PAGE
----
But Jesus would offer a very different take on these tragic events. Rather than see them as signs of God’s displeasure, he interpreted them to be the kinds of things that could have happened to anyone. Notice, after raising the question of whether they the worst sinners in Jerusalem, Jesus concluded with a resounding, “I tell you, no!” (Luke 13:5, NLT).

The implication was that the Galileans who were murdered by Pilate, as well as those who died when the tower of Siloam fell on them, were simply subject to the arbitrary nature of life, just like the rest of us. They weren’t the worst sinners in Galilee or Jerusalem, they just happened to be in the wrong place at the wrong time!

That old saying, “we’re all in the same boat” comes to mind. Of course, this is consistent with a world governed by the principle of grace. In a random world, anything that happens to one could just as easily have happened to the rest.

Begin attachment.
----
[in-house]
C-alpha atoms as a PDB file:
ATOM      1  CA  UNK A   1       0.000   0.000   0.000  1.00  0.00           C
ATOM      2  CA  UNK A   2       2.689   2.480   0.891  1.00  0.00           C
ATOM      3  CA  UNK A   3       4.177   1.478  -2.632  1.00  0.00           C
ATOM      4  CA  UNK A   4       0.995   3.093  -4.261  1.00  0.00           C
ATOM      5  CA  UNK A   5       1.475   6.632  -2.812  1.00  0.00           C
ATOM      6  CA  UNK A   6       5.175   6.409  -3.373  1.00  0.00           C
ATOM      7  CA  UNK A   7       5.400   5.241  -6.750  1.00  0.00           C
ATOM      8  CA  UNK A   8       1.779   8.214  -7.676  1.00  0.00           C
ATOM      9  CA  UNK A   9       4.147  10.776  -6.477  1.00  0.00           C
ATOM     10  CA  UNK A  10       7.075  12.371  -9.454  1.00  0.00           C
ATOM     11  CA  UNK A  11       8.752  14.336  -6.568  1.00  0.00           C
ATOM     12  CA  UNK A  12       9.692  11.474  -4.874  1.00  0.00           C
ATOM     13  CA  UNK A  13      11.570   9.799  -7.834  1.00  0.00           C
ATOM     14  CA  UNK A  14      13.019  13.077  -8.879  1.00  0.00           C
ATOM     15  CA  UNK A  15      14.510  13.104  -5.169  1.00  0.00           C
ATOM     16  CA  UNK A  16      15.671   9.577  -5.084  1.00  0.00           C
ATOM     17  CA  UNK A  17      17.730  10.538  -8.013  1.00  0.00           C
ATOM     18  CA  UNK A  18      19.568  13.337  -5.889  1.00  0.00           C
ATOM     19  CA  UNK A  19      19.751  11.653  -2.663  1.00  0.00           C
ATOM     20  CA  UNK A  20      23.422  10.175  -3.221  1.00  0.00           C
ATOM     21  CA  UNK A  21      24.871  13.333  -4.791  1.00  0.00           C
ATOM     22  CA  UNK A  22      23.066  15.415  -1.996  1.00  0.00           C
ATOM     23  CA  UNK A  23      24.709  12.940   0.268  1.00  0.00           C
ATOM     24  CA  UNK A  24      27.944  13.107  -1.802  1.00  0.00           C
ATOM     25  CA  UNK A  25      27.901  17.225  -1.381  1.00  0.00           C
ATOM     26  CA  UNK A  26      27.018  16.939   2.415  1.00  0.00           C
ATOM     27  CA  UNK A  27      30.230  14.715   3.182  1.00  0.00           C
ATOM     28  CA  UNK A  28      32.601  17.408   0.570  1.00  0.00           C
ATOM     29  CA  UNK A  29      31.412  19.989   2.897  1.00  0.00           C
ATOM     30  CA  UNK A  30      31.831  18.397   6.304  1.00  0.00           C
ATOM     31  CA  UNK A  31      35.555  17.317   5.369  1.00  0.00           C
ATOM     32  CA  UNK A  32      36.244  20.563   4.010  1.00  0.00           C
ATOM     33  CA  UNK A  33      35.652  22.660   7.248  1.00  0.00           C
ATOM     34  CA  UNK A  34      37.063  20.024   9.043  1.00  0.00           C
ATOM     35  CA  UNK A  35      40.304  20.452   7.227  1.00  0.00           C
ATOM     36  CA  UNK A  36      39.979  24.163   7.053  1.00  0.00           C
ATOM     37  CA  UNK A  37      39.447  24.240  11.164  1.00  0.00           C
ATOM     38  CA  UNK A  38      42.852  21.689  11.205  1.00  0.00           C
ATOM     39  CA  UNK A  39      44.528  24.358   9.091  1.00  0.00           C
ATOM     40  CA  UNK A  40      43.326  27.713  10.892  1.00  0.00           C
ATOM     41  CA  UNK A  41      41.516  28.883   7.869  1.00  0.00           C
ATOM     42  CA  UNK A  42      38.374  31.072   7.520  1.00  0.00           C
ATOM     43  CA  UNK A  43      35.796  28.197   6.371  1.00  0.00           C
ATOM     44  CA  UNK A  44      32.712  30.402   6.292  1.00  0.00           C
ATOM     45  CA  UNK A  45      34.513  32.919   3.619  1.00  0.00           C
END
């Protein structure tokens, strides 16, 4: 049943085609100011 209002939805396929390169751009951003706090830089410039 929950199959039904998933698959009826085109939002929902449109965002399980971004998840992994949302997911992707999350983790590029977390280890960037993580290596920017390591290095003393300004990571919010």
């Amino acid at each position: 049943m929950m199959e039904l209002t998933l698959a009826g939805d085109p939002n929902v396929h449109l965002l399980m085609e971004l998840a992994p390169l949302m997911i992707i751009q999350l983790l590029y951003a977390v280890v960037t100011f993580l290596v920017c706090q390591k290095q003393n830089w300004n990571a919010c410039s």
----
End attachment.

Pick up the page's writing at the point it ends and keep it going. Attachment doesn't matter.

But just because something is indiscriminate, it doesn’t mean that there is no intended message behind it. Whether it’s a blessing, like the rain, or a tragedy, like a falling tower, Jesus attributed divine meaning to it, but never the significance his audience expected.


"But unless you repent,” Jesus would explain, “you too will all perish” (Luke 13:5, NIV). With these words, Jesus inferred that incidents such as these send a message, not that judgment has come to those directly affected by trial or tragedy, but that judgment is coming to all.

Like tremors that forewarn of impending doom, the catastrophes of life offer an ominmous forewarning of God’s impending judgment on all who fail to repent.